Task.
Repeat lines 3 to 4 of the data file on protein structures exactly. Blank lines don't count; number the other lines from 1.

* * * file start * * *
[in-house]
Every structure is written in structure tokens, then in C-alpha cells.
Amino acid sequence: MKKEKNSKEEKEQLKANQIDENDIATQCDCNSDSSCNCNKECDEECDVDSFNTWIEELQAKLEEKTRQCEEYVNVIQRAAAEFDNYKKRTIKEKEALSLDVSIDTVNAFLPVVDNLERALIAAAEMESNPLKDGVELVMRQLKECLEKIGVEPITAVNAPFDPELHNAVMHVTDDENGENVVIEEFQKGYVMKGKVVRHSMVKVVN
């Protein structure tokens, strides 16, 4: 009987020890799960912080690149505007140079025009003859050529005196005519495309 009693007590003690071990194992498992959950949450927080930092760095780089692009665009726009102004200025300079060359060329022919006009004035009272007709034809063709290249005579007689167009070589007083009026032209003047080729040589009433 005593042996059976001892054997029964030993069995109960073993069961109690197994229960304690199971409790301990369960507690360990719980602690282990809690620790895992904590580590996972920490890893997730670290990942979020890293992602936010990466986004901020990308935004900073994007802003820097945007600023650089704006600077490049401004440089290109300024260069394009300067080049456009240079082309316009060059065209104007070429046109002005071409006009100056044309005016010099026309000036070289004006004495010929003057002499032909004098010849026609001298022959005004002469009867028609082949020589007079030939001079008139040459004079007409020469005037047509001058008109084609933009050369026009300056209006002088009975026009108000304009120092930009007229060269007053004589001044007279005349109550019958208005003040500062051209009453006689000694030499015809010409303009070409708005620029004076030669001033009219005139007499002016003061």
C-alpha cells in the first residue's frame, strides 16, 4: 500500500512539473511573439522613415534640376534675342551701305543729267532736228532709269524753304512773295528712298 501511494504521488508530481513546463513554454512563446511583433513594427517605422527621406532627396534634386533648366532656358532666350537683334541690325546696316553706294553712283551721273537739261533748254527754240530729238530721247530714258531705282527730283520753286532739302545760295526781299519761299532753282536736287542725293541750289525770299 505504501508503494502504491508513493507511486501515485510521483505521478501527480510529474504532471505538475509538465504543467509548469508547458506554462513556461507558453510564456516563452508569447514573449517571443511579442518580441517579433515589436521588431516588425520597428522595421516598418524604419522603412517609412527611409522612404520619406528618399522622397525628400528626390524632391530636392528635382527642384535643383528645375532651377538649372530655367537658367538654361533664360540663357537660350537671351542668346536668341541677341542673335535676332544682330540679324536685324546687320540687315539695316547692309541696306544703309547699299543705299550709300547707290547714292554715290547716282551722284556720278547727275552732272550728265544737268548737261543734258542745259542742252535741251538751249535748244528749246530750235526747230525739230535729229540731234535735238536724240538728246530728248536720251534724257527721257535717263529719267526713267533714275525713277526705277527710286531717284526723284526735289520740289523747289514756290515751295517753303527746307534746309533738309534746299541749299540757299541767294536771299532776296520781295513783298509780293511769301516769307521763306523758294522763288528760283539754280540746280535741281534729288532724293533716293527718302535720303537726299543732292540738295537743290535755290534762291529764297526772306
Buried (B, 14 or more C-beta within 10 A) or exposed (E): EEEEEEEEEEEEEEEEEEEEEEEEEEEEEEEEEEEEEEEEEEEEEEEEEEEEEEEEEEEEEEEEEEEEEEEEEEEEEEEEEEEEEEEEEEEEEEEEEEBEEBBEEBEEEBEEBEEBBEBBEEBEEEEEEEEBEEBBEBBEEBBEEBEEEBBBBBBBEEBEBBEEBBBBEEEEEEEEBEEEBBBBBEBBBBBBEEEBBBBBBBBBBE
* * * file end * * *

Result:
Amino acid sequence: MKKEKNSKEEKEQLKANQIDENDIATQCDCNSDSSCNCNKECDEECDVDSFNTWIEELQAKLEEKTRQCEEYVNVIQRAAAEFDNYKKRTIKEKEALSLDVSIDTVNAFLPVVDNLERALIAAAEMESNPLKDGVELVMRQLKECLEKIGVEPITAVNAPFDPELHNAVMHVTDDENGENVVIEEFQKGYVMKGKVVRHSMVKVVN
């Protein structure tokens, strides 16, 4: 009987020890799960912080690149505007140079025009003859050529005196005519495309 009693007590003690071990194992498992959950949450927080930092760095780089692009665009726009102004200025300079060359060329022919006009004035009272007709034809063709290249005579007689167009070589007083009026032209003047080729040589009433 005593042996059976001892054997029964030993069995109960073993069961109690197994229960304690199971409790301990369960507690360990719980602690282990809690620790895992904590580590996972920490890893997730670290990942979020890293992602936010990466986004901020990308935004900073994007802003820097945007600023650089704006600077490049401004440089290109300024260069394009300067080049456009240079082309316009060059065209104007070429046109002005071409006009100056044309005016010099026309000036070289004006004495010929003057002499032909004098010849026609001298022959005004002469009867028609082949020589007079030939001079008139040459004079007409020469005037047509001058008109084609933009050369026009300056209006002088009975026009108000304009120092930009007229060269007053004589001044007279005349109550019958208005003040500062051209009453006689000694030499015809010409303009070409708005620029004076030669001033009219005139007499002016003061």